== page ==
The Role of the Russian Black Sea Fleet in Moscow’s Strategic planning

Since 2015, the armed potential of the Russian Black Sea Fleet has been growing, including Admiral Grigorovich guided-missile class frigates and Varshavyanka-class submarines, both equipped with torpedoes, cruise, and anti-ship missiles. However, there are no doubts that both frigates of this class, as well as the submarines, are also equipped with Kalibr missiles with land-attack, anti-ship, and antisubmarine warfare versions. Kalibr exists in both nuclear and in conventional versions, and when it is deployed in the Black Sea, it is capable of reaching most European NATO states. Enhanced with powerful air defense systems such as the S-400 and Bastion, Russia is working hard to fortify itself in the northern part of the Black Sea.

The Russian Black Sea Fleet may not have many warships, but the appropriate combination of offensive and defensive weapons provides it with the capability of performing tactical operations in the spirit described in the Navy Fundamentals de-escalatory actions. Its fleet’s main mission can be seen in two interconnected domains: power projection/coercion and NATO deterrence.

First, Russia will keep using the Black Sea as a platform for expanding its influence in neighboring regions, including the Balkans, the Middle East, and the Mediterranean. The main task of the Russian fleet is thus successful anti-access/area-denial (A2/AD), based on mostly conventional deterrence but still admitting a low-level nuclear operation, which is aimed at strengthening the stability of deterrence. The creation of the A2/AD area in the Black Sea also creates a strong platform for Russia’s coercive behavior, manipulating the threat to deny (or limit substantially) NATO’s military exercises in the region, for example.

Second, the Black Sea Fleet’s rise is a means of frustrating NATO.  Russia seeks to deter NATO from military expansion to the southeast while neutralizing any of its new military infrastructure—particularly that which might threaten Russia’s deterrent capabilities on its southern flank. We know that the enlargement of NATO to the east as well as its European Missile Defense buildup are seen as threats by the Russian 2014 Military Doctrine.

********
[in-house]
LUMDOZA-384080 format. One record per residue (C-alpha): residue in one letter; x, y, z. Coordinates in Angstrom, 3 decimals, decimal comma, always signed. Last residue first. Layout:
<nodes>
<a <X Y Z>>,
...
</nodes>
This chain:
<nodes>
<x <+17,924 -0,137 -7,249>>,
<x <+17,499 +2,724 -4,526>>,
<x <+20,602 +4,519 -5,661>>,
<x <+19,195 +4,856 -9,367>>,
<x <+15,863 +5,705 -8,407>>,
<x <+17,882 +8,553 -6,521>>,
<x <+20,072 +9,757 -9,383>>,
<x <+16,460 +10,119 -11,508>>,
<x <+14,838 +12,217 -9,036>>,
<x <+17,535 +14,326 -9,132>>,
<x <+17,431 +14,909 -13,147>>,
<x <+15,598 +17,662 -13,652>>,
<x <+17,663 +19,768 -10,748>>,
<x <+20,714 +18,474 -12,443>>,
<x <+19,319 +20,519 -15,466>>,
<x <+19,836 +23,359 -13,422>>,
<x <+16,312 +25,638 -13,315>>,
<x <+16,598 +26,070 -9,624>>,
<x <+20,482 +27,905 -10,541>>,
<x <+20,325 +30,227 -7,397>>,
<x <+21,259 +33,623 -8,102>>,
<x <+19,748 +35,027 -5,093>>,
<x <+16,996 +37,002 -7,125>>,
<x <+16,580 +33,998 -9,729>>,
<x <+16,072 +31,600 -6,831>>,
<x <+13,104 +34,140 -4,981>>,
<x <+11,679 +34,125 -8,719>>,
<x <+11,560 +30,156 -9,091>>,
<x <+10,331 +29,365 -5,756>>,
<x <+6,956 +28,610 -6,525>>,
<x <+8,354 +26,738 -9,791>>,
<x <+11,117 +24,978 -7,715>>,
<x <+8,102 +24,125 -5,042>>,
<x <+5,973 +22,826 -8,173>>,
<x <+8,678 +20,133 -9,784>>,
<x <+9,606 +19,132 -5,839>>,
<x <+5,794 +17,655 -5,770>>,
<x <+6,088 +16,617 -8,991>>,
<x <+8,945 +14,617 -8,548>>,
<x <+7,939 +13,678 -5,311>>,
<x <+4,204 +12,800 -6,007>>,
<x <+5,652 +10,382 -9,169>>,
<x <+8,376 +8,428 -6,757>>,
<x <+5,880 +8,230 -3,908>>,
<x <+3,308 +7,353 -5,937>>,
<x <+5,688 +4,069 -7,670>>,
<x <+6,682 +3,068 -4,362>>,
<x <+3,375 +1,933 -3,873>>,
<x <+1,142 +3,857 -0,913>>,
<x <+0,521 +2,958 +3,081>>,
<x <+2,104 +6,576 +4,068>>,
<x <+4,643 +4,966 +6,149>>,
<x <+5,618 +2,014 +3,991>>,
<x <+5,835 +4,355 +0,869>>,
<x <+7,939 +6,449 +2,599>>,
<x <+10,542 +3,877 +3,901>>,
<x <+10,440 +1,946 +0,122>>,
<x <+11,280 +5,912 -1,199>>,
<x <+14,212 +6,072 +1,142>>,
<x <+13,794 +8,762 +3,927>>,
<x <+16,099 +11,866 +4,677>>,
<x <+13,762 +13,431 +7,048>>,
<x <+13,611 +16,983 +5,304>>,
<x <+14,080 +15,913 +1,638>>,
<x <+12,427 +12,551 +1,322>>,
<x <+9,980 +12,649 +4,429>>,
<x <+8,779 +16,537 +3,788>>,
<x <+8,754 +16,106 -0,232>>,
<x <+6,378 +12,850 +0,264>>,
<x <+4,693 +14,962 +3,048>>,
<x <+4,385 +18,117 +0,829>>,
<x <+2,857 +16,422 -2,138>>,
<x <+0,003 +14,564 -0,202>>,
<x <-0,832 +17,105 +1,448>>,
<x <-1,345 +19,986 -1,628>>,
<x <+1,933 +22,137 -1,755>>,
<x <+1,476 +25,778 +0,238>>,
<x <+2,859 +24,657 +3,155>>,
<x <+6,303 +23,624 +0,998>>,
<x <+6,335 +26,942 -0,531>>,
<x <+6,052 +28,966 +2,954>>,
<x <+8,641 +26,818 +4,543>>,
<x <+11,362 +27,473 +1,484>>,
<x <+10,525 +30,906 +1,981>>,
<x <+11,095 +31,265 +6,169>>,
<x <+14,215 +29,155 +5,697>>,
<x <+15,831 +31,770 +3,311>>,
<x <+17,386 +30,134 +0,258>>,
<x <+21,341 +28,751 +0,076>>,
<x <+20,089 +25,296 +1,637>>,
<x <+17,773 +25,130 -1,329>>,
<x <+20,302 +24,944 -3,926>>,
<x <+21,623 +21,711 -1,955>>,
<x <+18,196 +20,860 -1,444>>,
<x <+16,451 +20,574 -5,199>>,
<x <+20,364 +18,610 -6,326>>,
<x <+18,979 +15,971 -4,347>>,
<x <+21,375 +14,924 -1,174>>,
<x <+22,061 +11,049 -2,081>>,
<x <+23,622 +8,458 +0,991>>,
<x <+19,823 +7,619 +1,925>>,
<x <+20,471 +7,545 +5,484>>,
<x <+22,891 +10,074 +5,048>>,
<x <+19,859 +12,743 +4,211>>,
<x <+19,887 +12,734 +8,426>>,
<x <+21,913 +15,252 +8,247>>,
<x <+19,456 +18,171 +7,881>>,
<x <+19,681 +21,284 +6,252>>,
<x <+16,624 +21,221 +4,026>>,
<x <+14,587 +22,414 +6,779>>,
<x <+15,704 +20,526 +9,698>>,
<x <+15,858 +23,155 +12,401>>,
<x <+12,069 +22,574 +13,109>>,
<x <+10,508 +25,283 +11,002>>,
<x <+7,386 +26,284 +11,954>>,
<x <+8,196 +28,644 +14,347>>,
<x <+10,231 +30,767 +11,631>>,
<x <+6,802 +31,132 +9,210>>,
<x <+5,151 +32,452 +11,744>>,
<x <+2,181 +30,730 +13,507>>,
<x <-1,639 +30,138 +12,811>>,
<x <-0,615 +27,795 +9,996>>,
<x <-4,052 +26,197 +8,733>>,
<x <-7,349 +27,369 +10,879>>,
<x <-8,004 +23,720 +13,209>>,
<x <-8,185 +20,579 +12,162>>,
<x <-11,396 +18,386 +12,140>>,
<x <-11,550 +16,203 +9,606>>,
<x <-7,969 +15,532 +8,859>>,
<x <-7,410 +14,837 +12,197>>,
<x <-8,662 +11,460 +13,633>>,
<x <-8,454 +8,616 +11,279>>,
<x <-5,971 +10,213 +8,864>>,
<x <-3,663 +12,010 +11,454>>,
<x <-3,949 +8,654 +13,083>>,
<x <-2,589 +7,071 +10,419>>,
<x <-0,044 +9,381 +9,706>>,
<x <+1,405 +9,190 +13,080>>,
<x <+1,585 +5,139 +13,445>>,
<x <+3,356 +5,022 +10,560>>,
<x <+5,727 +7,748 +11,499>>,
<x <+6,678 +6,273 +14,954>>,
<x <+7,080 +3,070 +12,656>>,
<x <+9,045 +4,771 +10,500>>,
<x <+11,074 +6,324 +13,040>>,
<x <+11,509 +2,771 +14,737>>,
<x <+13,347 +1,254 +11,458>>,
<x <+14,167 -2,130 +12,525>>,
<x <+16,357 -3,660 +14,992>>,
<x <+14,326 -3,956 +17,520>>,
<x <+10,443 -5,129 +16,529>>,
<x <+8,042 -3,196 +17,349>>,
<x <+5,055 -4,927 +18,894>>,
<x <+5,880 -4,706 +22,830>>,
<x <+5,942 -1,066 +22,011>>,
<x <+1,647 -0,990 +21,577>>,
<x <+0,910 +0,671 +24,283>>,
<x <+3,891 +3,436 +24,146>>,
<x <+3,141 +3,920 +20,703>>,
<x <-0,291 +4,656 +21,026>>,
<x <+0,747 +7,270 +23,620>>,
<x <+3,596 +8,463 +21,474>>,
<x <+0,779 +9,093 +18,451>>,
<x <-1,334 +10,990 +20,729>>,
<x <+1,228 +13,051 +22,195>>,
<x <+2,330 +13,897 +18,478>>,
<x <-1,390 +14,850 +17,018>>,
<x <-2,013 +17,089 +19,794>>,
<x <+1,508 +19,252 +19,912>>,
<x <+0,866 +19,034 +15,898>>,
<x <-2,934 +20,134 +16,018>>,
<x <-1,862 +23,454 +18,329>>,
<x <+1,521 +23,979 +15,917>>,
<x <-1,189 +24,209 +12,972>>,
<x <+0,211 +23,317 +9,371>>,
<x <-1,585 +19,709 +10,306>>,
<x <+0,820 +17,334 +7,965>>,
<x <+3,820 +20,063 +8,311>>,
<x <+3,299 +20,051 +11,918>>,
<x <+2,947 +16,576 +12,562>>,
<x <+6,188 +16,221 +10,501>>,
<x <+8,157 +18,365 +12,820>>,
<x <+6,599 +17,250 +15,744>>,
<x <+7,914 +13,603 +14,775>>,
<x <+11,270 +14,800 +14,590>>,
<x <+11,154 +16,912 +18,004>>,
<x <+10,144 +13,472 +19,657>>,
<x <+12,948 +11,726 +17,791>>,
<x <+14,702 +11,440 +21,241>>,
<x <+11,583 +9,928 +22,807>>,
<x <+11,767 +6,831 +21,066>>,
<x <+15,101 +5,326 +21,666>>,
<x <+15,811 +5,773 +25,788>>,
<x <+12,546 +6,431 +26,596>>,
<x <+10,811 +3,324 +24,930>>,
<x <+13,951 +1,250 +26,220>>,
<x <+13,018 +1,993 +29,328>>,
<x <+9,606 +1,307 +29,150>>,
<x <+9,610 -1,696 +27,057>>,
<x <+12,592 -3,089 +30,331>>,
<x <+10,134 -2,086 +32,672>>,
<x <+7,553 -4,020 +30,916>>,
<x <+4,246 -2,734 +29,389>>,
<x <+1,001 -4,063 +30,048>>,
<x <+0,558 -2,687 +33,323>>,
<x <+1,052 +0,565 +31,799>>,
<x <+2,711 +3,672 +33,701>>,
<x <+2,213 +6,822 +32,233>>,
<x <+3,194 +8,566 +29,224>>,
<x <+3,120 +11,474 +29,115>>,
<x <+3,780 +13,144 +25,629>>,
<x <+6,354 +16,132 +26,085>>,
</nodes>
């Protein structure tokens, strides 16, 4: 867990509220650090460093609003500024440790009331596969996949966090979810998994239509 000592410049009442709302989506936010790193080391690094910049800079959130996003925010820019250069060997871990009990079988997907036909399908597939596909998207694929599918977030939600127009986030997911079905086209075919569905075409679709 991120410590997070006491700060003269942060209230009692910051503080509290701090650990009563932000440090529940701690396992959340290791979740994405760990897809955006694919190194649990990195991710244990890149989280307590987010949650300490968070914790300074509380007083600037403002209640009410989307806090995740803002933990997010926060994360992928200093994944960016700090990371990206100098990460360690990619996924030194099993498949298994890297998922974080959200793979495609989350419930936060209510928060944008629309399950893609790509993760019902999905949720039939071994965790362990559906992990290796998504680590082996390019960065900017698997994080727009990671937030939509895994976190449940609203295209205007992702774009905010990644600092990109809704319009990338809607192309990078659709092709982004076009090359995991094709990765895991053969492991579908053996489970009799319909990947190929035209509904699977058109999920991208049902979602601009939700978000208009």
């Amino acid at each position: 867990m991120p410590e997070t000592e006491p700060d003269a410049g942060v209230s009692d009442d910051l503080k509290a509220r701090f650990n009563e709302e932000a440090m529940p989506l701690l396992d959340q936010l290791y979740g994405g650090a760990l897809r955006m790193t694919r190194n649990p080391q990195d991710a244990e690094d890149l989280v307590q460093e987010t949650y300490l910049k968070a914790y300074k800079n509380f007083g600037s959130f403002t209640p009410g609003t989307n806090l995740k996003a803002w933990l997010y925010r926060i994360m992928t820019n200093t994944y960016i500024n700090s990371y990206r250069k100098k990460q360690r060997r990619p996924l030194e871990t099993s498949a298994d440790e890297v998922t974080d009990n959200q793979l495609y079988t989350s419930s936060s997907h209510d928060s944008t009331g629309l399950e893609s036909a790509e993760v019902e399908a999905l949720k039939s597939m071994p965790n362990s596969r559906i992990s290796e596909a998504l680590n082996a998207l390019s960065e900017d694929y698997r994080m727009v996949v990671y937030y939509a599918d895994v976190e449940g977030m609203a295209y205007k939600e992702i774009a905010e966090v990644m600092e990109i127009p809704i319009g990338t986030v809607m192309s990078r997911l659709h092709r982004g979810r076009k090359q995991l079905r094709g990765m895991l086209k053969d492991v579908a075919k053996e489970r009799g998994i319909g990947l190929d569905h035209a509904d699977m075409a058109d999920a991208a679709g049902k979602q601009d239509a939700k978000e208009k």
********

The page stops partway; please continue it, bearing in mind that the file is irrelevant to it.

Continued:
The deployment of the Aegis Ashore site in Romania by the United States and NATO in 2016 was severely criticized by Russian officials. This situation makes the Ashore site a point of future concern for Russia, which regards it as a potential offensive military infrastructure of the Alliance. Meanwhile the recent decision by Washington to produce intermediate-range missiles that would be deployed in Europe adds fuel to the fire. Before the Crimea annexation, Russia could only target Aegis Ashore using Kalibrs (sea-launched); however, the taking over of the Ukrainian territory made reaching this goal far easier and with a wider range of ammunition.

Conclusion

Russia’s annexation of Crimea increased the Black Sea Fleet’s strategic role in many ways. In the 2020 “Basic Principles on Nuclear Deterrence,” Russia declared that its territorial integrity is essentially the main object of protection for its nuclear deterrence. This immediately raises the Crimean issue, which could be a reason for the de-escalatory use of nuclear weapons in cases where Russian conventional deterrence cannot withstand a direct military (Western) intervention. The second mission of the Black Sea Fleet is connected with the Crimea annexation and is about countering NATO Aegis Ashore missile defense sites in Europe (in Romania and soon in Poland). These developments have always been severely criticized by Moscow as being potentially not only defensive infrastructure but also offensive. By taking Crimea, Russia enhanced its strategic position in the Black Sea, denying NATO superiority at its southeastern Flank.

Polina Sinovets is Associate Professor in the Faculty of International Relations, and head of the Odessa Center for Nonproliferation, at Odessa I. I. Mechnikov National University, Ukraine.

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About the author

Associate Professor
Mechnikov National University, Odessa